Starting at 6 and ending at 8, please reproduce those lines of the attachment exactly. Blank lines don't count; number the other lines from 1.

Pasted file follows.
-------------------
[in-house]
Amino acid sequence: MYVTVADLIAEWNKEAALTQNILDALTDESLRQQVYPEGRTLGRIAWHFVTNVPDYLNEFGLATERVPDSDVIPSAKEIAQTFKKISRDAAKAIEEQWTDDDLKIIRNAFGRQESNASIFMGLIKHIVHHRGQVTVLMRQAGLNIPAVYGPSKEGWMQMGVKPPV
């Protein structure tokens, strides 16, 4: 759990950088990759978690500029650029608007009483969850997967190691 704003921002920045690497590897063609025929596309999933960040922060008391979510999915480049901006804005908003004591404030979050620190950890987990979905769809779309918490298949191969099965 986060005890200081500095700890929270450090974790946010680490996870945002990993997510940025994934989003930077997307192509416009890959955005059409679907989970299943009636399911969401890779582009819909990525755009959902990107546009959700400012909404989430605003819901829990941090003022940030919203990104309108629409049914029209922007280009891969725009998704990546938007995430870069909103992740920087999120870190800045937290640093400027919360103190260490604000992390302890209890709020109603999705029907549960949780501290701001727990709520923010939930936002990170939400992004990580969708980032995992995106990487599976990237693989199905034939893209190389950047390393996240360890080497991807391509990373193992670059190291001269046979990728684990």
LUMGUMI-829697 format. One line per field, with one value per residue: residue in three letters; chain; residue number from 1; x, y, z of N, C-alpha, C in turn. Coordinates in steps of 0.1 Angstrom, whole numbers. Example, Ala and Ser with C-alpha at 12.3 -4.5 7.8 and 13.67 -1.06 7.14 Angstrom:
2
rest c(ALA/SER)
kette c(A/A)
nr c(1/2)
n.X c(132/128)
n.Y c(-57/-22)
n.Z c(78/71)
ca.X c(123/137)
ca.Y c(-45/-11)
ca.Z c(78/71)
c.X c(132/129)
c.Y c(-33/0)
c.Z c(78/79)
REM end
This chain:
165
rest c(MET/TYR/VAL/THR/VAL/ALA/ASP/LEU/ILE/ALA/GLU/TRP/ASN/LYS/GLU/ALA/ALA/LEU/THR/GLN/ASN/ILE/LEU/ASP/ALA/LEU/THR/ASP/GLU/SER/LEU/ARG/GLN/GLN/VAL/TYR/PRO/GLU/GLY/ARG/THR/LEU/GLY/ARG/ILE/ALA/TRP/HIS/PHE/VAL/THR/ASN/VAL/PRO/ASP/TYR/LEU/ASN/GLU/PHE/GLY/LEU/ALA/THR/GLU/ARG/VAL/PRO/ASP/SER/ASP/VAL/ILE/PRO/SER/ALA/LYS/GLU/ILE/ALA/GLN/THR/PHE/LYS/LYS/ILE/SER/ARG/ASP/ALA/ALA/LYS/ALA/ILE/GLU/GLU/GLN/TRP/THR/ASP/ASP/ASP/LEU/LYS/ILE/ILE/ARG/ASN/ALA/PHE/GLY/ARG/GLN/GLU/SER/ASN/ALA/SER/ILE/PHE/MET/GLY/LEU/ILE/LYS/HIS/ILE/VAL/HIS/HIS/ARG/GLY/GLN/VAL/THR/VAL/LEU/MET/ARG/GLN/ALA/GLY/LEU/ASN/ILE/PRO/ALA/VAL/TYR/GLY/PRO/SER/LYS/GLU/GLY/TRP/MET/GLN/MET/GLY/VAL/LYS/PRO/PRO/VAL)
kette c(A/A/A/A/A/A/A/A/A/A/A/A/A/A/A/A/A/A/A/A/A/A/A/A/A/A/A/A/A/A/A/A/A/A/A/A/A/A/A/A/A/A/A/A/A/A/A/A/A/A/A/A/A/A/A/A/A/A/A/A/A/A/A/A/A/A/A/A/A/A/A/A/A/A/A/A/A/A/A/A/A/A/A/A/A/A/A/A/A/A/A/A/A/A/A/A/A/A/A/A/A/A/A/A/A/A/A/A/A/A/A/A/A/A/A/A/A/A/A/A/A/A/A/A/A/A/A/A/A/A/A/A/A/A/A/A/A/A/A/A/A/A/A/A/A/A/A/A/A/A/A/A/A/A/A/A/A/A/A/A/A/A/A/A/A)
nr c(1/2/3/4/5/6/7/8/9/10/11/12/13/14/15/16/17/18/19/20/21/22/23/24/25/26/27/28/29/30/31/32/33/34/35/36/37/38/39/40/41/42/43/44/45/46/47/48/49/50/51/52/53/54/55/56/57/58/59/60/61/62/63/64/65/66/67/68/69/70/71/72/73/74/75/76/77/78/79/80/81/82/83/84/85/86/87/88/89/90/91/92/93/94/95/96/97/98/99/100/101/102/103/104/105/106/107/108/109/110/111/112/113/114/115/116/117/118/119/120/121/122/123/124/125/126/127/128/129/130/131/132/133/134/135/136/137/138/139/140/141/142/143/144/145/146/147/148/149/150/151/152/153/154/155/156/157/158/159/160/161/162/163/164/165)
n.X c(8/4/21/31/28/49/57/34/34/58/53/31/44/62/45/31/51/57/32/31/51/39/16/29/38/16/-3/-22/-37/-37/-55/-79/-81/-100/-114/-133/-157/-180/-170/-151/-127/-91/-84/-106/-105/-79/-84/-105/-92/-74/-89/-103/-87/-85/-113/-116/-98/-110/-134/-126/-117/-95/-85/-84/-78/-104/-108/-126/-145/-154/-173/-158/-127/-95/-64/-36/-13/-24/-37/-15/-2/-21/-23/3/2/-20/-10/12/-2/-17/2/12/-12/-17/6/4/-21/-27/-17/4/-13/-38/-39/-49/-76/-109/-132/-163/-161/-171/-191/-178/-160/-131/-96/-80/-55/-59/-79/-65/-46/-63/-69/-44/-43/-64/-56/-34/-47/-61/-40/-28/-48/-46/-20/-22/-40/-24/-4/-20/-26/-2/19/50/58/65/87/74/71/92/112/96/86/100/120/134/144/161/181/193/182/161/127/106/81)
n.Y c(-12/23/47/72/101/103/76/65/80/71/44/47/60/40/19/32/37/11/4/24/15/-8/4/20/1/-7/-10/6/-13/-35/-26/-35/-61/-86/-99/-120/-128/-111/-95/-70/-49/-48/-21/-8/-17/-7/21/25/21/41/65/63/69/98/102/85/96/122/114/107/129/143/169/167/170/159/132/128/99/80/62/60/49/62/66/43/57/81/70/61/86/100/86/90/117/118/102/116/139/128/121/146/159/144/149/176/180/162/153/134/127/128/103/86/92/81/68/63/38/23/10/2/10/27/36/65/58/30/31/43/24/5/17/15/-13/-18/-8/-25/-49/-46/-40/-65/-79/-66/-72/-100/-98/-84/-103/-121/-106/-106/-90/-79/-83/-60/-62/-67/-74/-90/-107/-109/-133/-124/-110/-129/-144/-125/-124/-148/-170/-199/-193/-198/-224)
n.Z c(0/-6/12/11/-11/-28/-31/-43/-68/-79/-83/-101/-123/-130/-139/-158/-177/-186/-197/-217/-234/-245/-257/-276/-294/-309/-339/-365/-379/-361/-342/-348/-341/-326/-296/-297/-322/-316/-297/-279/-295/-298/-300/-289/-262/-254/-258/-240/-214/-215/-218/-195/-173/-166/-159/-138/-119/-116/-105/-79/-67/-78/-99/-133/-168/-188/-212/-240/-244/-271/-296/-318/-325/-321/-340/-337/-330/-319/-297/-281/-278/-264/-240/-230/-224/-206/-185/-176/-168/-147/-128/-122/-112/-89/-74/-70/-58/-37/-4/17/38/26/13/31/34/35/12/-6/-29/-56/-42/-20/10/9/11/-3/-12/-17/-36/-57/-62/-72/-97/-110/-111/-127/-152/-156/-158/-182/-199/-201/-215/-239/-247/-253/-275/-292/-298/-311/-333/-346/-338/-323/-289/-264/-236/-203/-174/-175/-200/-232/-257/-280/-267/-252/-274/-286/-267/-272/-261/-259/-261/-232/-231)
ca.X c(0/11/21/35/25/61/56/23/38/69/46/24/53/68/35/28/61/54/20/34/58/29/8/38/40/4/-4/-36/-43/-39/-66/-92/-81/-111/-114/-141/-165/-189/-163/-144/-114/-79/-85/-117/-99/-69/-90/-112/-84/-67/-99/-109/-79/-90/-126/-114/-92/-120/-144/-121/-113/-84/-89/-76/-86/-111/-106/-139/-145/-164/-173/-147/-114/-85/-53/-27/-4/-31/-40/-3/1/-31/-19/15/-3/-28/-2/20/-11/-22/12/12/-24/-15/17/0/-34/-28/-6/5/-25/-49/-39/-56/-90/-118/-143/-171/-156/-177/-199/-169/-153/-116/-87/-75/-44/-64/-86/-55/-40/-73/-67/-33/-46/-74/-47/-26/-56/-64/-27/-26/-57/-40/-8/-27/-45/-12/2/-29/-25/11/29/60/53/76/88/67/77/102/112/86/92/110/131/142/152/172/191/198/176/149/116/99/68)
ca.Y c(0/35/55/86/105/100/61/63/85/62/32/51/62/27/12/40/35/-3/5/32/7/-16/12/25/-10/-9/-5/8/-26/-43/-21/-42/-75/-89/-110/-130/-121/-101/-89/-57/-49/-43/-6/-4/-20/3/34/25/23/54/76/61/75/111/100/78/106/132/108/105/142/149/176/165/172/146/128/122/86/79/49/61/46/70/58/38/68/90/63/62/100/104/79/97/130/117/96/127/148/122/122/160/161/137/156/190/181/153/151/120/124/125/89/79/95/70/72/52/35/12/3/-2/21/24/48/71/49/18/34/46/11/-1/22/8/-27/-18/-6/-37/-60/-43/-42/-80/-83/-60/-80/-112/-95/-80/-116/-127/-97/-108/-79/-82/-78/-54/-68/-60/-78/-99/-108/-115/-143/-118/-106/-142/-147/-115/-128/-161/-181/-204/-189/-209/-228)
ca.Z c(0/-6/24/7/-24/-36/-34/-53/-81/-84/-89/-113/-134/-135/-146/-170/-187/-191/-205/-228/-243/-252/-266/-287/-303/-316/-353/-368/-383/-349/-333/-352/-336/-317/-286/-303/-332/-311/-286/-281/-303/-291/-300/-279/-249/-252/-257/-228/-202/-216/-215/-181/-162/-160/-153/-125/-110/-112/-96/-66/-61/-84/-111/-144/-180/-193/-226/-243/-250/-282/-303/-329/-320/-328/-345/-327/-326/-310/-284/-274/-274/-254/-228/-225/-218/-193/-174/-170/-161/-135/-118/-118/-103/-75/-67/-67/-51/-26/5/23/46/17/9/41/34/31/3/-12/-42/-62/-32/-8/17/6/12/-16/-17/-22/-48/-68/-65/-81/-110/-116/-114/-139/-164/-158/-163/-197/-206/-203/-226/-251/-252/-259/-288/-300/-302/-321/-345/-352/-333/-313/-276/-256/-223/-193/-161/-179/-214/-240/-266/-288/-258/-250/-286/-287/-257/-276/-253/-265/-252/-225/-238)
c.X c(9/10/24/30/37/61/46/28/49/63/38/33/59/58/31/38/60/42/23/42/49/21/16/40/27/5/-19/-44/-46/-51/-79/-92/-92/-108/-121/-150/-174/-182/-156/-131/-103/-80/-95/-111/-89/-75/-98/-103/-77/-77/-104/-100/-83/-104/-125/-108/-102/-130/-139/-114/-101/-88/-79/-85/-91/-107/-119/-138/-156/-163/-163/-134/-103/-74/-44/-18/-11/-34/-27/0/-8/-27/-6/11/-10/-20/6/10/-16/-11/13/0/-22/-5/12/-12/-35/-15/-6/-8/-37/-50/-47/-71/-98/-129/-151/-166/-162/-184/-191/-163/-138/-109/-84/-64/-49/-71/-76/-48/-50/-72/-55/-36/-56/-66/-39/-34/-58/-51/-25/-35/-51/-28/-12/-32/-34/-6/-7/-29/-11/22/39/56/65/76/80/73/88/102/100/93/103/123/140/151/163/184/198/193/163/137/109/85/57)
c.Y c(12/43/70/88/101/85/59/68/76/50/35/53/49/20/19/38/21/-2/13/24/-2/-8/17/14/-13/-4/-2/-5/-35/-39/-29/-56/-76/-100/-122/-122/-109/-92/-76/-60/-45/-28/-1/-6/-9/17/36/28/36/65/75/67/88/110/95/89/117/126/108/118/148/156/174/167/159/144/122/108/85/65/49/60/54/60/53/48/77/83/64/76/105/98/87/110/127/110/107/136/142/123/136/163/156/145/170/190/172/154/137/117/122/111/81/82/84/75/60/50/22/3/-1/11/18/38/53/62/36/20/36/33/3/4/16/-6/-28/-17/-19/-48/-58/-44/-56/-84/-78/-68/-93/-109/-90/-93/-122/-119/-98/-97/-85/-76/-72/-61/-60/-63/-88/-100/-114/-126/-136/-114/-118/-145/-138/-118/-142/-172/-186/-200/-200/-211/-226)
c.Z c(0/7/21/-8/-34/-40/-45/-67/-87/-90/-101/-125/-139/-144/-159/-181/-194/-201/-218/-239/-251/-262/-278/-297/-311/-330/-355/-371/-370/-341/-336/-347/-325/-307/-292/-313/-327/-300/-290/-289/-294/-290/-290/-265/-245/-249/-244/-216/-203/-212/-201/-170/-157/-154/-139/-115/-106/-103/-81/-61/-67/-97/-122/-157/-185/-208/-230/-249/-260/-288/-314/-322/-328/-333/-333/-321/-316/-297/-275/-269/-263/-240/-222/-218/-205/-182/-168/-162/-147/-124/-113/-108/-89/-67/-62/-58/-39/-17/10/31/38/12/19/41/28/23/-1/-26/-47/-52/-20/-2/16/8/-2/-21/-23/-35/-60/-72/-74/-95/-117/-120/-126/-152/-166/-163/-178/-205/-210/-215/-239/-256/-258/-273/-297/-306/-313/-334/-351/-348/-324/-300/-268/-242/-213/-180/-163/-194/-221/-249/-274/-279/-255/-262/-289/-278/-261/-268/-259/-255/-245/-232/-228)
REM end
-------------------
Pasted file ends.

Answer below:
rest c(ALA/SER)
kette c(A/A)
nr c(1/2)